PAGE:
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ORIGINAL ARTICLE
Year : 2011  |  Volume : 3  |  Issue : 3  |  Page : 227-232

Impact of basic lymphedema management and antifilarial treatment on acute dermatolymphangioadenitis episodes and filarial antigenaemia


1 Department of Parasitology, Faculty of Medicine, Mansoura University, Mansoura, Egypt
2 Department of Internal Medicine, Faculty of Medicine, Mansoura University, Mansoura, Egypt
3 Department of Tropical Medicine, Faculty of Medicine, Mansoura University, Mansoura, Egypt

Correspondence Address:
H A El-Nahas
Department of Parasitology, Faculty of Medicine, Mansoura University, Mansoura
Egypt
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Source of Support: Authors own finance, Conflict of Interest: None


DOI: 10.4103/0974-777X.83527

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Background: A major factor in the progression of lymphedema is acute dermatolymphangioadenitis (ADLA). Aims : To study ADLA episodes and antigenaemia in patients with different grades of filarial lymphedema at pre- and two years post-treatment. Setting and Design: A prospectively conducted study from May 2008 through May 2010. Patients and Methods: Forty five patients complaining of limb swelling with present or past history of limb redness suggestive of ADLA attacks were included. Patients were clinically examined for lymphedema grading, detection of potential entry points and diagnosis of microfilaraemia. Wuchereria bancrofti antigen titer was estimated by "Trop-Ag W. Bancrofti" ELISA kit. Basic lymphedema management and treatment with antifilarial drugs were applied. Statistical Analysis : Mann−Whitney test and Chi-square test were used. Results: The number of ADLA attacks in the pretreatment period, ranged from one to three per year. Mean duration of the attacks was 3.87±0.79 days. Entry points were detected in 82% of cases. The study revealed statistical significance between extension and grade of lymphedema and number of ADLA attacks per year (P=0.018 and 0.022, respectively). Microfilaraemia was detected in four cases and positive filarial antigenaemia were detected in 29 patients (64.4). The number of ADLA attacks per year significantly decreased from the pre-treatment period (mean: 2.05±0.560) to be 1.23±0.706 after one year and 0.89±0.575 after two years post treatment. There was a significant decrease in the mean antigen titer one year and two years after treatment. Conclusion: Basic lymphedema management is effective for controlling ADLA attacks in areas where lymphatic filariasis is endemic.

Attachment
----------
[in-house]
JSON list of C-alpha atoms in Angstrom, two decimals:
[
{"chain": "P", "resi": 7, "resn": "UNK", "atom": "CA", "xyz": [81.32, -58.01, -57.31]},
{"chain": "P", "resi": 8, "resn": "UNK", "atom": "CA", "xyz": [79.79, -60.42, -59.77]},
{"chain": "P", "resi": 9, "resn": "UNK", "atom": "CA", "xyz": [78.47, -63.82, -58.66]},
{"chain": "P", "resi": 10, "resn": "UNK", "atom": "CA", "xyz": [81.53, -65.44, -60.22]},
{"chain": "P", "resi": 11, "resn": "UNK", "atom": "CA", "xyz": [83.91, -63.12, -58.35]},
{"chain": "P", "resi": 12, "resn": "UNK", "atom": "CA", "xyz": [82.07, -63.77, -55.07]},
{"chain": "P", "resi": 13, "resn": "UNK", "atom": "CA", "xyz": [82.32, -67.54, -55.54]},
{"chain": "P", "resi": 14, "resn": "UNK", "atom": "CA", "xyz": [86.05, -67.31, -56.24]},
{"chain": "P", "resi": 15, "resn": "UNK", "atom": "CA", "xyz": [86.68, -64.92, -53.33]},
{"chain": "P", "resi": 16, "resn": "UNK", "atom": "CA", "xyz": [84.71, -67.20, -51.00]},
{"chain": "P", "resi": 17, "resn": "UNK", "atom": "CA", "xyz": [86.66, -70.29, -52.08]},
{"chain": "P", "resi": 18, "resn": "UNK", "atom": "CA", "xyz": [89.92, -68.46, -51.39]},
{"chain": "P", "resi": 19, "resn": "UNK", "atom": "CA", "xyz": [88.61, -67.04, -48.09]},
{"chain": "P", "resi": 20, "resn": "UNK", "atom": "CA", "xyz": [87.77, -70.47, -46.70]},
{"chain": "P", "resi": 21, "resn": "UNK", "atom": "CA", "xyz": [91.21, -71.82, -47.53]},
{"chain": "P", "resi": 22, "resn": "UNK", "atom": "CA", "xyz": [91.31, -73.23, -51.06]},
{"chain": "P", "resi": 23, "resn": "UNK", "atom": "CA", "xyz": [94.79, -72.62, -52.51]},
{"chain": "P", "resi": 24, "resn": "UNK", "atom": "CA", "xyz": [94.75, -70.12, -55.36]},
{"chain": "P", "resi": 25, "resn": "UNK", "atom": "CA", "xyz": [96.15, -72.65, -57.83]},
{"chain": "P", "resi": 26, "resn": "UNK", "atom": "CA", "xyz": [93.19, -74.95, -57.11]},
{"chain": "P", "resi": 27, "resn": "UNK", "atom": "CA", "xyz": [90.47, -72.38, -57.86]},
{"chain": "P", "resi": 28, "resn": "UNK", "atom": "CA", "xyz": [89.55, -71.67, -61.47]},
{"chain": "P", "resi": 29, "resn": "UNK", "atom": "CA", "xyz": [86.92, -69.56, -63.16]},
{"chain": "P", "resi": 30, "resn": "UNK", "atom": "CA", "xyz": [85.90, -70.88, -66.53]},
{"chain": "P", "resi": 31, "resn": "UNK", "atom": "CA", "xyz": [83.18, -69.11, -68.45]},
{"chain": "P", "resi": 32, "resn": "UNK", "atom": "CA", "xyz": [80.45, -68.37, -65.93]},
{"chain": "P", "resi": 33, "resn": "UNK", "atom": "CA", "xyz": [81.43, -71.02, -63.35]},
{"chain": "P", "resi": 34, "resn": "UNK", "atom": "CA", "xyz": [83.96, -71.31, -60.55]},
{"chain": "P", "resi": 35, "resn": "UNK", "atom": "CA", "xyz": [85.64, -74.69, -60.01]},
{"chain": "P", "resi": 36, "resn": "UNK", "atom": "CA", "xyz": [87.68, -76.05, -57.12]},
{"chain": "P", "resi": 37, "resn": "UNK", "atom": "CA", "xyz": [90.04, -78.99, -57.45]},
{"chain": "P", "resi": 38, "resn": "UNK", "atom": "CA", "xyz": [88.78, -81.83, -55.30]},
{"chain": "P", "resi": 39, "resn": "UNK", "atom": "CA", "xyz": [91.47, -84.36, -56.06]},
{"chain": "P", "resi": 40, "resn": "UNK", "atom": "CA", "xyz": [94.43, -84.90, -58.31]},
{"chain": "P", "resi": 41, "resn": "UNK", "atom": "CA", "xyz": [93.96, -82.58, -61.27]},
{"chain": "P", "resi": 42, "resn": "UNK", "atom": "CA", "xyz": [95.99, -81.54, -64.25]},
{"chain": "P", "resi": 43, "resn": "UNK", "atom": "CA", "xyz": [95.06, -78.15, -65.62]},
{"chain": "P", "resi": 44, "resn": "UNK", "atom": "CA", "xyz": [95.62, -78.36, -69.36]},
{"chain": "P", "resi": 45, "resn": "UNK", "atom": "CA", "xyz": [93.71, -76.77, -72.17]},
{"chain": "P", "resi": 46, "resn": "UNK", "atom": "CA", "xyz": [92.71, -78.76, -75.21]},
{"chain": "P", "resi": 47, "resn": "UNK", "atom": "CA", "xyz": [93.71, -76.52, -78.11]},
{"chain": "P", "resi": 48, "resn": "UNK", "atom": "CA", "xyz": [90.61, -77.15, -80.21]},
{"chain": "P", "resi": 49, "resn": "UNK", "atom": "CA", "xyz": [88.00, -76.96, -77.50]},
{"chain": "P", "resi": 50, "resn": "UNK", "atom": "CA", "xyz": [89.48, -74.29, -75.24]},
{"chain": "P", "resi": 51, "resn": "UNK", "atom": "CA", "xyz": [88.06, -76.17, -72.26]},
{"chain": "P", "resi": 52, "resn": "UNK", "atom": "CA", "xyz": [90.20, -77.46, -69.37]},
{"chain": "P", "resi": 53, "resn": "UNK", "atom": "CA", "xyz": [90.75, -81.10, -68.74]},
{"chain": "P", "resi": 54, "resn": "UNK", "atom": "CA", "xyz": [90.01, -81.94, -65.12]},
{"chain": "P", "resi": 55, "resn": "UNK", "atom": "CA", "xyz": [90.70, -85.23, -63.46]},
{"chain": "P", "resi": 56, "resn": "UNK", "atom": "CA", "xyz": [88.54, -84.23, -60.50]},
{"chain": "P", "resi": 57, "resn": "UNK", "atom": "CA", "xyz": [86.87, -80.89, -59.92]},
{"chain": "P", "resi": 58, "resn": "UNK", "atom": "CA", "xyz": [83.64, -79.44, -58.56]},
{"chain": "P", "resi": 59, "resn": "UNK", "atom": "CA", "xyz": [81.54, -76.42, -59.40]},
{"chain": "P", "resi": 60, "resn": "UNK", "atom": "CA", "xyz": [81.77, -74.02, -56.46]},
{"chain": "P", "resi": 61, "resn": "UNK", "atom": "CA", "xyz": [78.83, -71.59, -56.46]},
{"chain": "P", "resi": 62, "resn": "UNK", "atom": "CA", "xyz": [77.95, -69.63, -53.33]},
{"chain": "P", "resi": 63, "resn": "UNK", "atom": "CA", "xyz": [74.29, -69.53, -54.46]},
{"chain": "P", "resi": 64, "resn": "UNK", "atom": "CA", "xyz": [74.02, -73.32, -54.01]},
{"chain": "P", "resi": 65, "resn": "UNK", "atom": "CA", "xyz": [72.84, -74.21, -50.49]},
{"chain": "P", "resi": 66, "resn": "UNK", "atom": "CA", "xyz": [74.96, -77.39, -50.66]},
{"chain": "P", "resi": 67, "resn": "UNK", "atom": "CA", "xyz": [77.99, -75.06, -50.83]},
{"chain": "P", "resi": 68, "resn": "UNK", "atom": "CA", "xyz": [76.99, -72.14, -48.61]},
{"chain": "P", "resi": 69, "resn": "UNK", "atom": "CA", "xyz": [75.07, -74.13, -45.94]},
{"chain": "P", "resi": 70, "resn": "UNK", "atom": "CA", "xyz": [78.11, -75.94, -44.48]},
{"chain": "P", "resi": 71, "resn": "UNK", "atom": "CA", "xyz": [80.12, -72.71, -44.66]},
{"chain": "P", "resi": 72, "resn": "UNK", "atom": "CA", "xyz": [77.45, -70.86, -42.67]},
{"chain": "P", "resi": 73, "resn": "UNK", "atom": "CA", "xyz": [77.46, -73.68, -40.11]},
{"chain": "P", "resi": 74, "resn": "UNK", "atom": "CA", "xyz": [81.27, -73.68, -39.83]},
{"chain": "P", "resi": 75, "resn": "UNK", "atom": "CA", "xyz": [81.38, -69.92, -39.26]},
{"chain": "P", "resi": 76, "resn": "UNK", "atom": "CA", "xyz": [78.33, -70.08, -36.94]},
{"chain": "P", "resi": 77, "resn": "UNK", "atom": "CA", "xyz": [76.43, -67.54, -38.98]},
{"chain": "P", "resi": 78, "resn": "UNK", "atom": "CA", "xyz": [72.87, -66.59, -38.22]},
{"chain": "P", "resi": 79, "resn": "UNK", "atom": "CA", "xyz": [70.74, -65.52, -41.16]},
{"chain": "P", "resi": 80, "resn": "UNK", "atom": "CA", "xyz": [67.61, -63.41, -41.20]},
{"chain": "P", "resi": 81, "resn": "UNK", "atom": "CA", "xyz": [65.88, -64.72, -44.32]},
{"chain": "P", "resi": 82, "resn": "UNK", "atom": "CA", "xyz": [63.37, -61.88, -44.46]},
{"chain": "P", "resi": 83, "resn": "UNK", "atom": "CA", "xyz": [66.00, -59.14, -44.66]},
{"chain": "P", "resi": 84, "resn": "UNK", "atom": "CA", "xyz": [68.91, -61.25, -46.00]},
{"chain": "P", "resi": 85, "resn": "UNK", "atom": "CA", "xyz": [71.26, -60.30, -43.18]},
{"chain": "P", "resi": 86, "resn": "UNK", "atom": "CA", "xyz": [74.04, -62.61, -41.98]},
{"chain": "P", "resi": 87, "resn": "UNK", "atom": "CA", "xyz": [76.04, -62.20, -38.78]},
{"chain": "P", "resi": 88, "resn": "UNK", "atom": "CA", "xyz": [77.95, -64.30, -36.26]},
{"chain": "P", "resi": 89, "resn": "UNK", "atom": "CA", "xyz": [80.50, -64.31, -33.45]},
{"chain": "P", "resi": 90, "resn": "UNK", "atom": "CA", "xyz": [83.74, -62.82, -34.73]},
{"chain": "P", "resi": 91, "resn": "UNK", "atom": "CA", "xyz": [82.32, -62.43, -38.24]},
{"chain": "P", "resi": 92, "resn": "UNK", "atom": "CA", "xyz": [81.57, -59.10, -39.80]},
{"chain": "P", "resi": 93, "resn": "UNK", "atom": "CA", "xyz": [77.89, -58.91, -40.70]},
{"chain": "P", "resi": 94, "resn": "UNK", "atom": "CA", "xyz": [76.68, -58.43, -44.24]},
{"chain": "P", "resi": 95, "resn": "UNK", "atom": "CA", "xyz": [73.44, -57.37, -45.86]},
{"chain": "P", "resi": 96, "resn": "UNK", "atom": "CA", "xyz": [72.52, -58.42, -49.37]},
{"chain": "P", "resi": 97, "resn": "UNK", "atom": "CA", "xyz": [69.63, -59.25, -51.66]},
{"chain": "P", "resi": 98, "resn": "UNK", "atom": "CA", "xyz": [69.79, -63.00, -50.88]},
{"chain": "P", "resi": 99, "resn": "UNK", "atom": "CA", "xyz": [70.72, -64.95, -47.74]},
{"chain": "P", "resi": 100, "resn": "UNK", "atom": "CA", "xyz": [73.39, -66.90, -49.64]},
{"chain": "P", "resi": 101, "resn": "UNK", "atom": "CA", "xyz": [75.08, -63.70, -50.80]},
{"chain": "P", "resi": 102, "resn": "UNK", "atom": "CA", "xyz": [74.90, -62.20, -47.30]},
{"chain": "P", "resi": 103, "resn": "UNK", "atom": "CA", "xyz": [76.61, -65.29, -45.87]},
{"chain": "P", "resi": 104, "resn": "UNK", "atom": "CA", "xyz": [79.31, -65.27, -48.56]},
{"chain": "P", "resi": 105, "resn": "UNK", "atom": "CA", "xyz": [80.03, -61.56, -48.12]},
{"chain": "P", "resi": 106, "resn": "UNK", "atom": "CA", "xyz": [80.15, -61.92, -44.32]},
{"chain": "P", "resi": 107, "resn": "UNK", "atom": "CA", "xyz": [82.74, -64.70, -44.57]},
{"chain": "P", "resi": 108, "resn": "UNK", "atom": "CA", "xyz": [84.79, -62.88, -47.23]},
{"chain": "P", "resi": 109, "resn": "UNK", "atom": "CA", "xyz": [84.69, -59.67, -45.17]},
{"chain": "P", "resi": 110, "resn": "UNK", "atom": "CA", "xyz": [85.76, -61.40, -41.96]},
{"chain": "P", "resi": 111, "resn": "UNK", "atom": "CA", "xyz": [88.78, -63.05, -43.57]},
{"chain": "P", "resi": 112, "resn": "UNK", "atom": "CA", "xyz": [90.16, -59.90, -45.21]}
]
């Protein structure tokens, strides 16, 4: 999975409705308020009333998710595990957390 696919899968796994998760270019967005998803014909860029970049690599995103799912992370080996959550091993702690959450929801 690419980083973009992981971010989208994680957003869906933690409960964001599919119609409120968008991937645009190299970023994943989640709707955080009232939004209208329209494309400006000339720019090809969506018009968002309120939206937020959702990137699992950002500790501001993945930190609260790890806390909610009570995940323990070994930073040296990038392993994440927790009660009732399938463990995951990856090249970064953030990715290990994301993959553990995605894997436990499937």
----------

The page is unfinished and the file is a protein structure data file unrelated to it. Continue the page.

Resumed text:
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2008 Journal of Global Infectious Diseases | Published by Wolters Kluwer - Medknow
Online since 10th December, 2008